energyNOW! visited Conley, Georgia to see how one company is generating renewable energy while safely covering nine million cubic yards of municipal solid waste. You can watch the full video below:
Most people don’t give much thought to the science behind landfills, but they’re a highly engineered environment, designed to safely contain decomposing waste and methane while keeping out the elements. Clean energy advocates have looked at landfills for years as a ideal location for solar power installations, but encountered problems because as waste breaks down over time, their shape can shift and damage solid structures.
Enter the Spectral Power Cap, a first-of-its-kind 45-acre landfill cover combining flexible geomembrane and solar photovoltaic (PV) technology into a dual-purpose system to close the landfill and generate solar energy. The geomembrane is made of thermoplastic polyolefin, similar to the material used on commercial white roofs. It contours to the shape of the landfill and can flex over time, maintaining a snug fit.
The geomembrane is an interesting technology by itself, but what really makes the Spectral Power Cap innovative is the integrated solar panels. About 7,000 flexible 144-watt PV panels are factory bonded to the geomembrane, shipped to the landfill, unrolled on site, and welded together into a solid cover. The PV panels are Teflon-coated, durable enough to walk on, and connected by a million feet of wire to four inverters that sends the solar energy onto the grid.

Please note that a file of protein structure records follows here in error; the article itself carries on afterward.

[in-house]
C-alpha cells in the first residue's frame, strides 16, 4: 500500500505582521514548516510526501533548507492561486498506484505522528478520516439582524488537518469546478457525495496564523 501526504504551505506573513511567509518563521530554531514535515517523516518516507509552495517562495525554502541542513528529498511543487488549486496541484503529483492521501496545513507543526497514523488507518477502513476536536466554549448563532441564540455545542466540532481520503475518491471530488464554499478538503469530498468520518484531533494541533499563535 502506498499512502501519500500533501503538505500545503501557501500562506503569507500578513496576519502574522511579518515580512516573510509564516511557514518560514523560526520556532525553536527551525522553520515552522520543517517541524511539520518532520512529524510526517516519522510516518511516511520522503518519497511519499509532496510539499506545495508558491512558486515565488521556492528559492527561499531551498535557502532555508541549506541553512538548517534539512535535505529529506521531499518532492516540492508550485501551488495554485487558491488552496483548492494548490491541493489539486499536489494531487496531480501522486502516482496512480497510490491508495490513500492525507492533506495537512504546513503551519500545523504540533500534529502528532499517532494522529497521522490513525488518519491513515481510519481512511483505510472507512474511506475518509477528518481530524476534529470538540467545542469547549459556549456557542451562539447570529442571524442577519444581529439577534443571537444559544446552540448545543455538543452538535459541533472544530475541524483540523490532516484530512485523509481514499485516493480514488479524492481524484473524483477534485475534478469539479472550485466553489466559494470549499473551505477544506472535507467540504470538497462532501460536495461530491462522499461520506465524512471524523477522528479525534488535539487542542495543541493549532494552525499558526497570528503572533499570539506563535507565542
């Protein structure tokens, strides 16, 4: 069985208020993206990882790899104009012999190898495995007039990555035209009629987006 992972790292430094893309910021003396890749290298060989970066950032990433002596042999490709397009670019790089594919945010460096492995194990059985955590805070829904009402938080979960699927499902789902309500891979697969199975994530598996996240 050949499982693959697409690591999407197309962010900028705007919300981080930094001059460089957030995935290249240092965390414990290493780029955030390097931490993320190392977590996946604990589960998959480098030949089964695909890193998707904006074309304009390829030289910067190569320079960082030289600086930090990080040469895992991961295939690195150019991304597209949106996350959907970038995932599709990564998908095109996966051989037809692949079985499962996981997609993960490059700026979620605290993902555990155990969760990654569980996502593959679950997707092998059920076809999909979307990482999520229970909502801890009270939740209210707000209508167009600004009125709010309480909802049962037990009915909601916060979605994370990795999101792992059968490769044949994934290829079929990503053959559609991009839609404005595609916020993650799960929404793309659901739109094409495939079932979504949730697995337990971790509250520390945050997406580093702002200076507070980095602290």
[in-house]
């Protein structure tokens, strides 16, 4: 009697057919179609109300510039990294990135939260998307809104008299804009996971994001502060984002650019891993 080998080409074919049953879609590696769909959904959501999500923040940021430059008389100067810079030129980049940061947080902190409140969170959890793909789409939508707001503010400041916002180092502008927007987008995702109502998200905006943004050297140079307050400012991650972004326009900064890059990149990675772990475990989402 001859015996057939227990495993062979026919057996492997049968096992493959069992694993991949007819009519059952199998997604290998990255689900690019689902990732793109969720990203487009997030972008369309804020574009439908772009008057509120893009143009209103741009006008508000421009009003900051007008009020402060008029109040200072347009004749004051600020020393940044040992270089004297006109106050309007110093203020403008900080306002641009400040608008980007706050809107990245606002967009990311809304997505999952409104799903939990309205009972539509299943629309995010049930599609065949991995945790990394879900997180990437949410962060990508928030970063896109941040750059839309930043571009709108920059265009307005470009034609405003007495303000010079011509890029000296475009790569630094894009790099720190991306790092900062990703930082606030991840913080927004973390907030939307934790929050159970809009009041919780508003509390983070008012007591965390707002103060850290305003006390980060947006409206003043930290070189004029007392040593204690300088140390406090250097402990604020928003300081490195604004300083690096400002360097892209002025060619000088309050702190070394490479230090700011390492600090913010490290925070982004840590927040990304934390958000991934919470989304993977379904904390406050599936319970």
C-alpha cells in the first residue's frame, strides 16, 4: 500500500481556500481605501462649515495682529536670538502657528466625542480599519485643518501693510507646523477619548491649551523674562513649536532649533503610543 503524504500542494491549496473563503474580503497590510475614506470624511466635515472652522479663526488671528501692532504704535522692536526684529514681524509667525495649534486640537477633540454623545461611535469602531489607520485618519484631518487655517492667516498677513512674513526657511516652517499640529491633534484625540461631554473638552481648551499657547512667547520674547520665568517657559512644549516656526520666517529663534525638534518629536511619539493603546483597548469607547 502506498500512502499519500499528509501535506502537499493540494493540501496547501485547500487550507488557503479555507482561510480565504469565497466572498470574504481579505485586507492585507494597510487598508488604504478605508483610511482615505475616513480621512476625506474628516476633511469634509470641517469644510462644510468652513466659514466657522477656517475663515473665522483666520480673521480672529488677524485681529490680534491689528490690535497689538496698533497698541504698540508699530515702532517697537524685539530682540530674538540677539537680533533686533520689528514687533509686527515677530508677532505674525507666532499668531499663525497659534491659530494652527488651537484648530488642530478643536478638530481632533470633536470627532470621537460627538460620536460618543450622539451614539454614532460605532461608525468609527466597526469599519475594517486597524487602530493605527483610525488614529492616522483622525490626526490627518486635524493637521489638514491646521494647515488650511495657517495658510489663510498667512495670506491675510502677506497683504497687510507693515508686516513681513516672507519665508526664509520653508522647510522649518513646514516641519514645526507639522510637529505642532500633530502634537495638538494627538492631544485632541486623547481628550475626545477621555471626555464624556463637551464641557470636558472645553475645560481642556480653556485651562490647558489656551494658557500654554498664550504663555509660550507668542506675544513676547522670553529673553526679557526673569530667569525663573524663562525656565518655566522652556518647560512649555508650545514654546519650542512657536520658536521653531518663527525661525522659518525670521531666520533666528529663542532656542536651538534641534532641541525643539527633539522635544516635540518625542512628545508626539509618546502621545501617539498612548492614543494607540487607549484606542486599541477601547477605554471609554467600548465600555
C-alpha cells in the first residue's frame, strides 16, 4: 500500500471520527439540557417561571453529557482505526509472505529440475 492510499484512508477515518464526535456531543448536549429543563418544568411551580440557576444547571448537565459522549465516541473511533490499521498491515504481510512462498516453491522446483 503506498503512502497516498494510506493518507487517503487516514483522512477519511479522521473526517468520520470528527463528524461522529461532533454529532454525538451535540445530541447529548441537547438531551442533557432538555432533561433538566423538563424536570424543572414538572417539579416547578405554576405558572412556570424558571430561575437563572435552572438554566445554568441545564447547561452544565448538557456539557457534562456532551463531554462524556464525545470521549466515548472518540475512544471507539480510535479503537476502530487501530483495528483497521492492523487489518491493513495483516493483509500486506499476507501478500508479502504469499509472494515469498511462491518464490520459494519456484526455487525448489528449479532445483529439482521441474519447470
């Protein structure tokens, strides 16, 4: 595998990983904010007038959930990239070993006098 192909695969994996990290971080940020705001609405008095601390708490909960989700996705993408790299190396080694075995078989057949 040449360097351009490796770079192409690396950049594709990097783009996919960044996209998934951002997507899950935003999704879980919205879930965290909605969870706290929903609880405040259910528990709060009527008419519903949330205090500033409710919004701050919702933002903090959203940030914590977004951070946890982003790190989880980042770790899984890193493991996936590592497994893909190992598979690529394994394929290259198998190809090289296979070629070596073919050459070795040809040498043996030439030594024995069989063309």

All in all, the Spectral Power Cap combines four 250-kilowatt arrays covering 10 acres into a total operating capacity of one megawatt, enough to power 224 homes. Best of all, the system makes money for the landfill operators through an agreement with Georgia Power to sell the energy into the wholesale electricity market.
The Conley geomembrane is the largest of its kind, much larger with more generating capacity than two similar installations in New York and Texas, and its success could lead to many more systems across the country. “A lot of these landfills are built in urban settings, and they’re close to transmission lines,” said Tony Walker of landfill operator Republic Services. “We think this type of system can be built across the country.”
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